Sunday, June 12, 2011

Feast of Pentecost

There are few moments so critical in Scripture as Pentecost, when the period of waiting following Christ's ascension was resolved in the glorious outpouring of the Holy Spirit. It is, in the hearts of many Christians, a kind of birthday for the church, and that is a fair way to look at it because the promise of renewal which was made possible through the Son saw actualization in the Spirit. In other words, what was conceived in Christ came to life in the Spirit.

Pentecost has also been a time when traditionally the church has emphasized and defended the doctrine of the Trinity and the coequal place of the Spirit in it. The icon of the Holy Trinity comes to the forefront of Orthodox worship and Roman Catholics are encouraged to say the novena to the Holy Spirit. The prayers are quite beautiful and they stress the real place of the Spirit as part of the divine Godhead:

" Come, O blessed Spirit of Holy Fear, penetrate my inmost heart, that I may set Thee, my Lord and God, before my face forever; help me to shun all things that can offend Thee, and make me worthy to appear before the pure eyes of Thy Divine Majesty in heaven, where Thou livest and reignest in the unity of the ever Blessed Trinity, God world without end. Amen

Gregory Naziansus, in the fourth century, articulated and defended the divinity of the Holy Spirit with such acuity and vigor that he earned himself the epithet "the Theologian." It is unsurprising that his oration on the occasion of Pentecost in 381 is a vehicle for expressing this doctrine. In Constantinople, where the sermon was preached, what would be the second ecumenical council was in session. Gregory and his thought on the Spirit would be instrumental in its final decision which is properly lauded as the definitive victory for the doctrine of the Trinity in Christianity. The following selection from this oration is intended to be more inspirational than doctrinal, but it is important to remember that these truths about the Spirit that are taken for granted or neglected in modern Christianity were under constant assault in Gregory's day. What he preached was the profound mystery of the Godhead against all foreign and dangerous doctrine which would strip the Christian religion of perhaps its most foundational and normative doctrine.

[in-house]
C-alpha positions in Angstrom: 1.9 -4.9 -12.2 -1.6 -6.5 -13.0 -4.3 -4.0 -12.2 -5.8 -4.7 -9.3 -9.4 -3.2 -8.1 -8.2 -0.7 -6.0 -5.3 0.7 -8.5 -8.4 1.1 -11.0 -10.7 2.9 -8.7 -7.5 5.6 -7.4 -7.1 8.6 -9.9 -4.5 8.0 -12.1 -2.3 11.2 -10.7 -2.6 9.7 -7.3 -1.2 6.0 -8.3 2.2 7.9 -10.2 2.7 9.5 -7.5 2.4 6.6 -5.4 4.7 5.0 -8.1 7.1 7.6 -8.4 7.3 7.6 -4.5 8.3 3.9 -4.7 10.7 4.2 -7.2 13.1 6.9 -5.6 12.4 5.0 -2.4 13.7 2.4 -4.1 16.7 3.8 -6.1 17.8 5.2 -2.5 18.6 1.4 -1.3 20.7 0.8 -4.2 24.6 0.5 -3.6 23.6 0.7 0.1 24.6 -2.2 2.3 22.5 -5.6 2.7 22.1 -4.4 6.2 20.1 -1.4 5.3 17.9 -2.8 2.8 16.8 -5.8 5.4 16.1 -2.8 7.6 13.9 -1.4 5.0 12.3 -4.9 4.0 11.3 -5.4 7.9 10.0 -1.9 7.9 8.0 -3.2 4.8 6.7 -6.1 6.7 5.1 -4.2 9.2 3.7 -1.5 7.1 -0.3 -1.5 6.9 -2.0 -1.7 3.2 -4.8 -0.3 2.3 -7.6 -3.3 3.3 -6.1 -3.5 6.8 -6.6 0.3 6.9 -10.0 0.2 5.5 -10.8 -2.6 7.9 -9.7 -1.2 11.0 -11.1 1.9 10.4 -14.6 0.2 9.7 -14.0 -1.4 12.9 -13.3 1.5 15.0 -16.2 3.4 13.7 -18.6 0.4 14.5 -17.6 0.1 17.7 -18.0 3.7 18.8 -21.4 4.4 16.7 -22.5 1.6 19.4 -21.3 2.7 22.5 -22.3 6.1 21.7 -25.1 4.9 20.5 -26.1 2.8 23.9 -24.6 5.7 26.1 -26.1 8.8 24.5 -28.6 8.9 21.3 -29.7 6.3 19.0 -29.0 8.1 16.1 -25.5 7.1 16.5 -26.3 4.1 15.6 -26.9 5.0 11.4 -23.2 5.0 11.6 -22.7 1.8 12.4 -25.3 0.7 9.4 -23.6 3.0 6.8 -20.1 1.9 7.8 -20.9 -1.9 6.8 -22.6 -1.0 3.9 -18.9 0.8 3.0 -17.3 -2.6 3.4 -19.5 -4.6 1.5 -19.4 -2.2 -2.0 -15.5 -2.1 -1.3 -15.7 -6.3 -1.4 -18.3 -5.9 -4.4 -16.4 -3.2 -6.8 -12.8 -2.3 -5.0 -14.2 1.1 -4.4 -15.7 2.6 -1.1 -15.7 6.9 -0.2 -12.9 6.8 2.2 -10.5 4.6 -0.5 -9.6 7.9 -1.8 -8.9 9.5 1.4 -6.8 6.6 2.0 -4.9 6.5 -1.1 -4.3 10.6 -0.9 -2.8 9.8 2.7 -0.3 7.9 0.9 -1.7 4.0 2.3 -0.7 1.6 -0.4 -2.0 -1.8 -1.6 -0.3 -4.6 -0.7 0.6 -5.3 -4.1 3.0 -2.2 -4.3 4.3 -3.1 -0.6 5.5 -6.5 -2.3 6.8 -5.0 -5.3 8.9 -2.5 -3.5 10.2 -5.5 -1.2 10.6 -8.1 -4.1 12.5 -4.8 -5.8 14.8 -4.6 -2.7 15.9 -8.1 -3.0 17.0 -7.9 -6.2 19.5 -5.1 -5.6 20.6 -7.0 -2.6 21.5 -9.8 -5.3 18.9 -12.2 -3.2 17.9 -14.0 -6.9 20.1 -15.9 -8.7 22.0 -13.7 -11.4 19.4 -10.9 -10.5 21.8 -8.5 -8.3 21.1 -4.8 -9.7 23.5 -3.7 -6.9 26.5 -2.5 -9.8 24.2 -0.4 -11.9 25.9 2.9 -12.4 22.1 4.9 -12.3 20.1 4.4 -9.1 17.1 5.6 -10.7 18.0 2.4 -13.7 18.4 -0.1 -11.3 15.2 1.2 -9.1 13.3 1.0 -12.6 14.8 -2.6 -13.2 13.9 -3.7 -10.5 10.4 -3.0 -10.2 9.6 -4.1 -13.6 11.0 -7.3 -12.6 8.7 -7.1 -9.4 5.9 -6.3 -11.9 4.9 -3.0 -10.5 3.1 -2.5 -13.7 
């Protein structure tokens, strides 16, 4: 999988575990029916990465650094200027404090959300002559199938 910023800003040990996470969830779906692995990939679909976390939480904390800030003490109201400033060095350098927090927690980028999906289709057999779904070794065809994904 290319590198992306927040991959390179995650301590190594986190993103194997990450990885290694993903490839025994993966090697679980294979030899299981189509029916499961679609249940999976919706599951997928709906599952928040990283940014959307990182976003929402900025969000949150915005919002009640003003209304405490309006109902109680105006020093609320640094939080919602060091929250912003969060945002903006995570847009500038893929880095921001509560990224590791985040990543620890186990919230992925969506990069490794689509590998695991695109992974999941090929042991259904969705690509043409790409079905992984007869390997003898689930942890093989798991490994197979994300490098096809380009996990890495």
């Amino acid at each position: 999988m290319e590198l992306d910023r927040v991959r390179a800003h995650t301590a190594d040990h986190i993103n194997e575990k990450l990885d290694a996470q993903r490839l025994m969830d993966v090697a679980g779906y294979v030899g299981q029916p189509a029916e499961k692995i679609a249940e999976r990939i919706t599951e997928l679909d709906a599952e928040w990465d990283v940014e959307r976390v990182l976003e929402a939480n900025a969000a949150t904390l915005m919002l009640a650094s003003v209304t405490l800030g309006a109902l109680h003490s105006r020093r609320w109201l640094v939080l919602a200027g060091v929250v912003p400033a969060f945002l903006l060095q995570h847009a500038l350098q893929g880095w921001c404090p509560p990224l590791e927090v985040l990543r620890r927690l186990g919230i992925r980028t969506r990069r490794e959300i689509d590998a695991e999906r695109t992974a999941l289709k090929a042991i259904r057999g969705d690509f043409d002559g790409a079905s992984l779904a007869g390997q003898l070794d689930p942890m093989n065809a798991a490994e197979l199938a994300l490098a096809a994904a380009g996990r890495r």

Gregory the Theologian, "On Pentecost,"

Honour the Day of the Spirit; restrain your tongue if you can a little. It is the time to speak of other tongues—reverence them or fear them, when you see that they are of fire...He wrought first in the heavenly and angelic powers, and such as are first after God and around God. For from no other source flows their perfection and their brightness, and the difficulty or impossibility of moving them to sin, but from the Holy Ghost. And next, in the Patriarchs and Prophets, of whom the former saw Visions of God, or knew Him, and the latter also foreknew the future, having their master part moulded by the Spirit, and being associated with events that were yet future as if present, for such is the power of the Spirit. And next in the Disciples of Christ (for I omit to mention Christ Himself, in Whom He dwelt, not as energizing, but as accompanying His Equal), and that in three ways, as they were able to receive Him, and on three occasions; before Christ was glorified by the Passion, and after He was glorified by the Resurrection; and after His Ascension, or Restoration, or whatever we ought to call it, to Heaven. Now the first of these manifests Him—the healing of the sick and casting out of evil spirits, which could not be apart from the Spirit; and so does that breathing upon them after the Resurrection, which was clearly a divine inspiration; and so too the present distribution of the fiery tongues, which we are now commemorating. But the first manifested Him indistinctly, the second more expressly, this present one more perfectly, since He is no longer present only in energy, but as we may say, substantially, associating with us, and dwelling in us. For it was fitting that as the Son had lived with us in bodily form—so the Spirit too should appear in bodily form; and that after Christ had returned to His own place, He should have come down to us—Coming because He is the Lord; Sent, because He is not a rival God. For such words no less manifest the Unanimity than they mark the separate Individuality...

But as the old Confusion of tongues was laudable, when men who were of one language in wickedness and impiety, even as some now venture to be, were building the Tower; for by the confusion of their language the unity of their intention was broken up, and their undertaking destroyed; so much more worthy of praise is the present miraculous one. For being poured from One Spirit upon many men, it brings them again into harmony.

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